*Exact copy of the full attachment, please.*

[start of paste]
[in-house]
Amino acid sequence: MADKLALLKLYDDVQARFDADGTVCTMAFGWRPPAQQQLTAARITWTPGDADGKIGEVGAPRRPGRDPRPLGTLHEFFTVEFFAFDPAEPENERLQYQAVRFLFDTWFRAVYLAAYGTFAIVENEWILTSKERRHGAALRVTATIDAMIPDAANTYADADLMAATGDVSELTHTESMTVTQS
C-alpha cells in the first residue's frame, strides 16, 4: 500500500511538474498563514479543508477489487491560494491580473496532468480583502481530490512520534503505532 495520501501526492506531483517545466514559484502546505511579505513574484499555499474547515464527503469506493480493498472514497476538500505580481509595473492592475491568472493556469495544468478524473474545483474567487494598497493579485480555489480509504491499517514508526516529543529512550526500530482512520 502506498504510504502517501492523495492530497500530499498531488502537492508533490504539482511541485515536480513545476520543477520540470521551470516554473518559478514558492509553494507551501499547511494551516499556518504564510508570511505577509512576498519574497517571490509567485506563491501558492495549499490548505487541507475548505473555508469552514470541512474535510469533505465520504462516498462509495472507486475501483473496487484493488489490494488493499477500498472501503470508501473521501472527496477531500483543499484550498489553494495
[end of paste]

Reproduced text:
[in-house]
Amino acid sequence: MADKLALLKLYDDVQARFDADGTVCTMAFGWRPPAQQQLTAARITWTPGDADGKIGEVGAPRRPGRDPRPLGTLHEFFTVEFFAFDPAEPENERLQYQAVRFLFDTWFRAVYLAAYGTFAIVENEWILTSKERRHGAALRVTATIDAMIPDAANTYADADLMAATGDVSELTHTESMTVTQS
C-alpha cells in the first residue's frame, strides 16, 4: 500500500511538474498563514479543508477489487491560494491580473496532468480583502481530490512520534503505532 495520501501526492506531483517545466514559484502546505511579505513574484499555499474547515464527503469506493480493498472514497476538500505580481509595473492592475491568472493556469495544468478524473474545483474567487494598497493579485480555489480509504491499517514508526516529543529512550526500530482512520 502506498504510504502517501492523495492530497500530499498531488502537492508533490504539482511541485515536480513545476520543477520540470521551470516554473518559478514558492509553494507551501499547511494551516499556518504564510508570511505577509512576498519574497517571490509567485506563491501558492495549499490548505487541507475548505473555508469552514470541512474535510469533505465520504462516498462509495472507486475501483473496487484493488489490494488493499477500498472501503470508501473521501472527496477531500483543499484550498489553494495